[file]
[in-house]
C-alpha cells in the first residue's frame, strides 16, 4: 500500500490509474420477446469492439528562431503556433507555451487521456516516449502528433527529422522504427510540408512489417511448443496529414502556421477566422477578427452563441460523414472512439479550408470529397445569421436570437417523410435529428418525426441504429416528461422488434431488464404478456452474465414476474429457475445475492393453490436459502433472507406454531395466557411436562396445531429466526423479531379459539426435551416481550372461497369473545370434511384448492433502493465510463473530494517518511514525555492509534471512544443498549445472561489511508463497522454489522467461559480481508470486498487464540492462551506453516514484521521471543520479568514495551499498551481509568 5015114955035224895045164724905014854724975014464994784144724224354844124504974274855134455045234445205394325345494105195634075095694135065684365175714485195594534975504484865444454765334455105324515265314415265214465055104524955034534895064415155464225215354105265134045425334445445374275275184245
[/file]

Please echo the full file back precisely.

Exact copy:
[in-house]
C-alpha cells in the first residue's frame, strides 16, 4: 500500500490509474420477446469492439528562431503556433507555451487521456516516449502528433527529422522504427510540408512489417511448443496529414502556421477566422477578427452563441460523414472512439479550408470529397445569421436570437417523410435529428418525426441504429416528461422488434431488464404478456452474465414476474429457475445475492393453490436459502433472507406454531395466557411436562396445531429466526423479531379459539426435551416481550372461497369473545370434511384448492433502493465510463473530494517518511514525555492509534471512544443498549445472561489511508463497522454489522467461559480481508470486498487464540492462551506453516514484521521471543520479568514495551499498551481509568 5015114955035224895045164724905014854724975014464994784144724224354844124504974274855134455045234445205394325345494105195634075095694135065684365175714485195594534975504484865444454765334455105324515265314415265214465055104524955034534895064415155464225215354105265134045425334445445374275275184245